- Set time (with a set respiratory frequency of 15/min, the ventilator starts once every 4 seconds)
- A change in the pressure in the circuit or a change in the flow of gases (by the patient's effort). When triggering (triggering) according to a change in pressure, it also depends on the refractory capacity of the lungs affecting the speed of expiration - the inhalation is triggered only at the moment when the pressure in the lungs drops below the set limit during exhalation. The required level of sensitivity can be set on the ventilator in case of triggering by the patient's efforts.
- Limitation – value of pressure or tidal volume after which the inspiratory phase ends.
- With controlled breathing, it is first necessary to increase the pressure at the point of entry into the airways to achieve a sufficient value by so-called "pressurization", i.e. reaching alveolar pressure, further increasing the pressure in the circuit leads to air flow into the lungs.
- Initiation – the signal for the start of the cycle.
- Inspiratory pause : Helps to stop the controlled movement of gases in sufficient redistribution in the airways.
- Expiratory phase : The ventilator does not work, the patient exhales passively or with the participation of expiratory muscles.
- One of the basic settings of the ventilator is the ratio of inspiration to expiration ( I:E ), which enables regulation, for example, by prolonging expiration in obstructive disorders (asthma bronchiale).
- Expiratory pause : This phase is delimited by the end of the airflow during expiration and the initiation of a new cycle in the inspiratory phase.
Classification of ventilation modes[edit | edit source]
Ventilation modes can be classified according to several criteria. According to synchronization with the patient's breathing, they are divided into synchronous (breaths are initiated by the patient's effort, most adult UPV modes) and asynchronous (most often used in neonatology). Modes can also be classified according to the degree of respiratory support, which can range from simple pressure support of spontaneous breathing to ventilation fully controlled by the device without spontaneous patient activity.
We usually divide the ventilation modes as follows:
- modes with a set size of breathing volume (so-called volume-controlled or volume-limited ),
- these modes are suitable if the main goal of UPV is a constant amount of minute ventilation, i.e. most often P CO2 control
- VCV (A/CMV, volume-controled ventilation) – all breaths have an identical fixed set breathing volume and are either initiated by the ventilator after a certain time or by the patient's own effort (pressure/flow),
- often used initial mode, especially in anaesthesia, to ensure sufficient breathing volumes and ease the patient's work of breathing,
- SIMV (synchronized intermittent mandatory ventilation) – to the ventilator-controlled breaths with a fixed volume, the patient can add his own breath not controlled by the ventilator, with a larger or smaller volume,
- modes with a variable tidal volume (so-called pressure-controlled or pressure-limited ),
- the advantage of these modes is "autoregulation" of reactions to pressure changes in the patient's respiratory system,
- PCV (PC A/CV, pressure-controlled ventilation) – all breaths (initiated by the patient or the ventilator) lead to an increase in the pressure in the circuit to a set value, which leads to a tidal volume dependent on the compliance of the lung tissue,
- PC SIMV – ventilator-controlled breaths as in PCV, the patient can add his own breaths with his own volume,
- pressure support ventilation ( PSV – pressure support ventilation , marked SPONT on some ventilators ) – UPV supplies pressure support that increases gas flow during inspiration, the beginning of breathing and the resulting breathing volume depends on the patient's own effort,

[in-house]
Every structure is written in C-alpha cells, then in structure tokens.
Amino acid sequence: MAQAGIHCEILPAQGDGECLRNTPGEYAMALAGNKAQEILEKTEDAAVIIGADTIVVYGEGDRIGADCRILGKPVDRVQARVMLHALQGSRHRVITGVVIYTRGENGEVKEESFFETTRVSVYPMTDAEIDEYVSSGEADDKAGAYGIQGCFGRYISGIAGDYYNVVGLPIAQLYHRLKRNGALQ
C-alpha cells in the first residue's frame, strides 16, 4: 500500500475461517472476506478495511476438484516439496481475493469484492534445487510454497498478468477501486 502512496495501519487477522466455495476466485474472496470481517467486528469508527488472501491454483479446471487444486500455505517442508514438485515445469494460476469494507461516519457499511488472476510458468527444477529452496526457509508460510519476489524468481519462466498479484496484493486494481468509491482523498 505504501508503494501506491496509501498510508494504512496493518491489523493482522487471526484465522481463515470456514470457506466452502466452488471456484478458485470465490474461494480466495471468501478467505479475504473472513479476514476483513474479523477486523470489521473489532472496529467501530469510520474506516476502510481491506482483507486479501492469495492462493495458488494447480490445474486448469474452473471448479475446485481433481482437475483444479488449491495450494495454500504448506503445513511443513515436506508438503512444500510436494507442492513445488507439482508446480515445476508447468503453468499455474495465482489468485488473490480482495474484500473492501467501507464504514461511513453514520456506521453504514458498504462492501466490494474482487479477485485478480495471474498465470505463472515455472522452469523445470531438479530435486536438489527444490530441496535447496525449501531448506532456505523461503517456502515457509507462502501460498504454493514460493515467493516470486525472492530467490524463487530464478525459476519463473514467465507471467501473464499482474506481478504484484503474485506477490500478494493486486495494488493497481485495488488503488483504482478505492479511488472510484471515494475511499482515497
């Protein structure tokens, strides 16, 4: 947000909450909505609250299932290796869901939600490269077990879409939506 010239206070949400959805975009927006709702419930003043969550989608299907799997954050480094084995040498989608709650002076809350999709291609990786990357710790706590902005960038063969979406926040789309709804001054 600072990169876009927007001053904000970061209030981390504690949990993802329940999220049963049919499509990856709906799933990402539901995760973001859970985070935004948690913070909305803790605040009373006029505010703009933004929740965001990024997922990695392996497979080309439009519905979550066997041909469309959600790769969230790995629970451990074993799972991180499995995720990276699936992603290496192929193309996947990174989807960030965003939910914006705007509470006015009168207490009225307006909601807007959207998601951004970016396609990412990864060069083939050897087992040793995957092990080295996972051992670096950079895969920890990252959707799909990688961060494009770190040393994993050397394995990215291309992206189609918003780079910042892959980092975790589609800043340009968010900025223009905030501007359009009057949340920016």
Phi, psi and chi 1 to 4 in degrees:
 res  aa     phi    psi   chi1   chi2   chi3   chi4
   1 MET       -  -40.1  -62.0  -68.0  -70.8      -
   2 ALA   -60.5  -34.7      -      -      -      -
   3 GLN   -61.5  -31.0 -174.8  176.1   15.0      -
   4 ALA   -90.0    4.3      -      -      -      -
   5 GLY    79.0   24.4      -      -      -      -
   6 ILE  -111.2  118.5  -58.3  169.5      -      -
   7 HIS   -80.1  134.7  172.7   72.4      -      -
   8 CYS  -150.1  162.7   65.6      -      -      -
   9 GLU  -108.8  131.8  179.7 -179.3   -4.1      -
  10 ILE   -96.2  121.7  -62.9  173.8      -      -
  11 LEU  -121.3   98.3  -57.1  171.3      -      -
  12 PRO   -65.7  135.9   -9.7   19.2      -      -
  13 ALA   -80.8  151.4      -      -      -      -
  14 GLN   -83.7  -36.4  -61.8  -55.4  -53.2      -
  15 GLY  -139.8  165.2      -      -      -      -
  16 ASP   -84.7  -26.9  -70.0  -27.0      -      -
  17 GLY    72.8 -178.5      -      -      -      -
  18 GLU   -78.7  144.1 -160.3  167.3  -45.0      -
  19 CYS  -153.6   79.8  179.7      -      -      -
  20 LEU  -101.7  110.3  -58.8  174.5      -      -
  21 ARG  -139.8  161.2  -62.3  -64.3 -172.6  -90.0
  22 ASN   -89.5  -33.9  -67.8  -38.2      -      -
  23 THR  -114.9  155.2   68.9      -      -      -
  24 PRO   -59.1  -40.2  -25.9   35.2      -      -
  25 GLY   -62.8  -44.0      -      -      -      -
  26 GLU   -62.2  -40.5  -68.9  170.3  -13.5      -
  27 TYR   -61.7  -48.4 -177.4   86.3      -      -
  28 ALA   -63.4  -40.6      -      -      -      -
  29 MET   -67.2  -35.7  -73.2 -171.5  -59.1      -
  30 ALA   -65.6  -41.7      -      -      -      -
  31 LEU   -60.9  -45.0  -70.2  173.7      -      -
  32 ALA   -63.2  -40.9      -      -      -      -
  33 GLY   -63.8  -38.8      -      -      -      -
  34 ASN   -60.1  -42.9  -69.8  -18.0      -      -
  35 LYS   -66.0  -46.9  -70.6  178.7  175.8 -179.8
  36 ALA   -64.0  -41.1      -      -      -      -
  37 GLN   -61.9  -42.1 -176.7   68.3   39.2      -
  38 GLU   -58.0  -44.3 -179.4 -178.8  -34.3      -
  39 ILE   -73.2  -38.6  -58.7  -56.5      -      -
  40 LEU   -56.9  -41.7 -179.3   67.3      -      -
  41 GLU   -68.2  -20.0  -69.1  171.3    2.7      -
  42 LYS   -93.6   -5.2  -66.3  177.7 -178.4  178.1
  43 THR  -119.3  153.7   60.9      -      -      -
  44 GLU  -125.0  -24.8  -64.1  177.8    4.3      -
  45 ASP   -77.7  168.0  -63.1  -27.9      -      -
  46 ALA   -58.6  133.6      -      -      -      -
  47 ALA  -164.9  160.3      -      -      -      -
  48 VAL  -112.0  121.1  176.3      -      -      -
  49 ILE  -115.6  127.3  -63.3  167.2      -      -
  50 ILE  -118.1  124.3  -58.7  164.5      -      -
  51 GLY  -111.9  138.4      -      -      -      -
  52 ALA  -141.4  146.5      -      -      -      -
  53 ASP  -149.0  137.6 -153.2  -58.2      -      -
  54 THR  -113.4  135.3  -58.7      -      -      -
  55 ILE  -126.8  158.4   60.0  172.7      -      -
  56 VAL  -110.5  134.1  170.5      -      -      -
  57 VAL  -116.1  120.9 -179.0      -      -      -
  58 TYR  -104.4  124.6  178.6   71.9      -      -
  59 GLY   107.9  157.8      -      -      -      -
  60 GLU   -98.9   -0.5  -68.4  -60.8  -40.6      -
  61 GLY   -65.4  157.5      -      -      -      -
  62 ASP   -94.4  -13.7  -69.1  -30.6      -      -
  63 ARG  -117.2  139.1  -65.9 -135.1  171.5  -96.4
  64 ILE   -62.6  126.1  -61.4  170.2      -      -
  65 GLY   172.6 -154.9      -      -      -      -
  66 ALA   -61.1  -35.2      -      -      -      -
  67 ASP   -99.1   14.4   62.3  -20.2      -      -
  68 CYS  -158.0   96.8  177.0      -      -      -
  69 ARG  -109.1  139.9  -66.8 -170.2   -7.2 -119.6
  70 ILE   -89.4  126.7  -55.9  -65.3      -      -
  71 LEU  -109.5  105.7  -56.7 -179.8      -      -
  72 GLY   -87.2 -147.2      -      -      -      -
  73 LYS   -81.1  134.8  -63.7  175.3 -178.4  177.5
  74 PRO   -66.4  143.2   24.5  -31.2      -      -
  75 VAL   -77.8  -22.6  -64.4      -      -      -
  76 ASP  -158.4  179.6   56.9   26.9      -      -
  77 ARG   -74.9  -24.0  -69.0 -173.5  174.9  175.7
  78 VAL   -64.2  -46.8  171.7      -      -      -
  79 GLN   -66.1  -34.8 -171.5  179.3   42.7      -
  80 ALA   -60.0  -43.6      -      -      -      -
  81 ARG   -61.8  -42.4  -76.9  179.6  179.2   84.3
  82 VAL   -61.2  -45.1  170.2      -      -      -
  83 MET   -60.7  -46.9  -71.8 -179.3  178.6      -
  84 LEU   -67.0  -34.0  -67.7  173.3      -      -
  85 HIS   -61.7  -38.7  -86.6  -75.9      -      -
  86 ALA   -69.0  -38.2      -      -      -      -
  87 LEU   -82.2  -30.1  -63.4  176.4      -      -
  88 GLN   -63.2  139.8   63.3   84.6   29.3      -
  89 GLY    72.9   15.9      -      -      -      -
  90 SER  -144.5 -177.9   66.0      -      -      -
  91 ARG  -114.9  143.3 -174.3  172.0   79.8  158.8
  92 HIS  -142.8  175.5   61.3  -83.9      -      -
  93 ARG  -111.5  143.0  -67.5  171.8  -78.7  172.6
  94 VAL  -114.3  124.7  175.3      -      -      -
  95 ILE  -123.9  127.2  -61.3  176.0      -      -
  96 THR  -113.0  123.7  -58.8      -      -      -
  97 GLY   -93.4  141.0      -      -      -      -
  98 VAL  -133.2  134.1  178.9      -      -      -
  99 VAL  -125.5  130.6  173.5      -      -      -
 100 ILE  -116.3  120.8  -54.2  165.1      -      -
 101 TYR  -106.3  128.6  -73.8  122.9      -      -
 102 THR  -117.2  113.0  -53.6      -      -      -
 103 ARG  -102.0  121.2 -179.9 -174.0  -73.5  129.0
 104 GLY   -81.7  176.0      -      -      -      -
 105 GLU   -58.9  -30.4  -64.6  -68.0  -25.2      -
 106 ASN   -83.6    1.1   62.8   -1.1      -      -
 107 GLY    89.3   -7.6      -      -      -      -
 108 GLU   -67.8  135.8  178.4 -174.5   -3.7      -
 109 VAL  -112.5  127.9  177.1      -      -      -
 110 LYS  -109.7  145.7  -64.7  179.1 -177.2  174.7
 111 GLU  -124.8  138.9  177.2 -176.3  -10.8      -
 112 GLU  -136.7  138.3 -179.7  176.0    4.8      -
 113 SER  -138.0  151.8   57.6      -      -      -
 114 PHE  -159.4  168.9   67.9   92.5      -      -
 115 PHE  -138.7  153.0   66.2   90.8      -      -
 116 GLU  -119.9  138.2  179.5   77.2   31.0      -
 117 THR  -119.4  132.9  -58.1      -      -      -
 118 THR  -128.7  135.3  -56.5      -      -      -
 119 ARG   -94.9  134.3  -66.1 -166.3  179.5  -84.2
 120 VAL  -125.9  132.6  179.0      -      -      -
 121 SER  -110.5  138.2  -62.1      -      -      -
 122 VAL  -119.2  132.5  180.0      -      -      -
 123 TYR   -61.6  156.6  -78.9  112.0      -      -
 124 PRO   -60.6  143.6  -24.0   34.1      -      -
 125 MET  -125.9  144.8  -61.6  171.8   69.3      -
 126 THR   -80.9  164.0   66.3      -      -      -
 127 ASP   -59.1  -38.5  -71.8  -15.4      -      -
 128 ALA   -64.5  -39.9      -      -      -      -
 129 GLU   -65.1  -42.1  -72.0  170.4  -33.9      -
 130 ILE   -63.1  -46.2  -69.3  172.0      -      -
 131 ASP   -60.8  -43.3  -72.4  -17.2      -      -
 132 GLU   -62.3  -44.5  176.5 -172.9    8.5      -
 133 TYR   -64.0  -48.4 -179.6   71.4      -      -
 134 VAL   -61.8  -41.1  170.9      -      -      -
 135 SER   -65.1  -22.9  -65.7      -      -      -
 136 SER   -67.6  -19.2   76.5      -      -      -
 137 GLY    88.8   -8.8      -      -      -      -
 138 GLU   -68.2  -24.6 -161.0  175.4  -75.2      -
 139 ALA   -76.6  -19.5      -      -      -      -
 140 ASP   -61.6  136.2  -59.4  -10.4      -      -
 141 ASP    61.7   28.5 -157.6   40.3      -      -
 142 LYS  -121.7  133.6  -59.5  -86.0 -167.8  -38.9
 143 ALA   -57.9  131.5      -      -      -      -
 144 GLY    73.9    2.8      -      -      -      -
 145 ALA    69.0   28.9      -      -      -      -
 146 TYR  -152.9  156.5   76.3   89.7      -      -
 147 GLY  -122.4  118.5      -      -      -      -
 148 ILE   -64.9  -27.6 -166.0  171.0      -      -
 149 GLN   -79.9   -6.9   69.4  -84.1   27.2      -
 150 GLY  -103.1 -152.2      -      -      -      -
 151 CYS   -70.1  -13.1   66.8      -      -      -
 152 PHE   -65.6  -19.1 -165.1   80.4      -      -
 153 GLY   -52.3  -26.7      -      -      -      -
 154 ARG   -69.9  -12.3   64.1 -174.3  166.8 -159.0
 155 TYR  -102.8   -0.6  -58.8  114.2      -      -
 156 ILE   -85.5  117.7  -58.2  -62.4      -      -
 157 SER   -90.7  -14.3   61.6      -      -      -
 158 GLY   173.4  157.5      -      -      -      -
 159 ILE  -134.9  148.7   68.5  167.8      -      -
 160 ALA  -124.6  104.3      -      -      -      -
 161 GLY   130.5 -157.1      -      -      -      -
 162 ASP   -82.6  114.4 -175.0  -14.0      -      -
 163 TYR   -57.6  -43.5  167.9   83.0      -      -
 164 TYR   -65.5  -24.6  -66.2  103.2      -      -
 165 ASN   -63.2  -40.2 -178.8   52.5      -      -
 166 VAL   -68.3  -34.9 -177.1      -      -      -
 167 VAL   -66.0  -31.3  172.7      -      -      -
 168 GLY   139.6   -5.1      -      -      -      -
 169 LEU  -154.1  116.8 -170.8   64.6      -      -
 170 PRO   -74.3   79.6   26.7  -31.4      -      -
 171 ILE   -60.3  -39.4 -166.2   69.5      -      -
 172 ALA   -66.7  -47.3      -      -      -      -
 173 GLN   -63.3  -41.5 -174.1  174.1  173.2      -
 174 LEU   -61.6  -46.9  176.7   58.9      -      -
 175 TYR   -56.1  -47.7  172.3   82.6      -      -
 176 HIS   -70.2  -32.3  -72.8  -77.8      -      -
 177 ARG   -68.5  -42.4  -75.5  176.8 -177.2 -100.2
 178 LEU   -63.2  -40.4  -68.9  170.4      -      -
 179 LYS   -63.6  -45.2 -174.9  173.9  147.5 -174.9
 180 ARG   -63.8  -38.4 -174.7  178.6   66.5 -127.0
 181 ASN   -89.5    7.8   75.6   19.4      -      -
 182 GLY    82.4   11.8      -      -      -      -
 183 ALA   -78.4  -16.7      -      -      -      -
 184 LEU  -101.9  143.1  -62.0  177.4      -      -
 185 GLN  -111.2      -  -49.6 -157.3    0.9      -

- SIMV with pressure support – to the own breaths present in both types of SIMV, pressure support can be added as in PSV,
- BiPAP (biphasic positive airway pressure, DuoPAP) – the patient ventilates with continuous positive airway pressure ( CPAP ), but the ventilator alternates higher and lower levels of pressure for inhalation and exhalation synchronized with the possible breathing effort of the patient. The mode allows a smooth transition between spontaneous breathing under positive pressure (like PSV ) and a controlled mode similar to PCV .
- Pressure vs Volume
- No difference in mortality, oxygenation or work of breathing.
- The advantage of pressure-controlled ventilators is the achievement of lower peak pressures, more homogeneous distribution of gases, better synchronization of the patient with the ventilator and faster weaning from the ventilator.
- The advantage of volume-controlled is the guarantee of a constant respiratory volume and therefore minute ventilation.
- New ventilation modes
- Due to the proliferation of microprocessors, today's ventilators allow the use of various more complex ventilation systems. These enable, for example, a guarantee of a certain breathing volume at a more physiological pressure course of breathing than with classic VCV thanks to the automated measurement of lung compliance. Unlike the previous models, which are usually found in all ventilation devices, the new ventilation modes tend to be specific to a certain manufacturer. These include modes such as ASV , PRVC or PAV .
PEEP[edit | edit source]
The abbreviation PEEP stands for positive end expiratory pressure . Its inclusion in the ventilation regime is today one of the basic components of UPV for several positive effects. It increases the FRC (functional residual capacity) of the lungs, thereby reducing the risk of compressive atelectasis. It also limits lung shearing damage from repeated alveolar collapse and aeration when using high peak pressure but low PEEP ventilation. In patients with a significant disorder in the uniform distribution of respiratory gases (e.g. COPD) , it increases the homogeneity of the distribution. The use of PEEP in patients in whom there is a restriction of flow (collapse) of the airways during the respiratory cycle causes them to stiffen at the end of expiration and facilitate the beginning of inspiration .
The use of PEEP has no absolute contraindications, but it should be used especially at high values with caution in patients with intracranial disease, unilateral focal pulmonary process, hypotension, hypovolemia or bronchopleural fistula.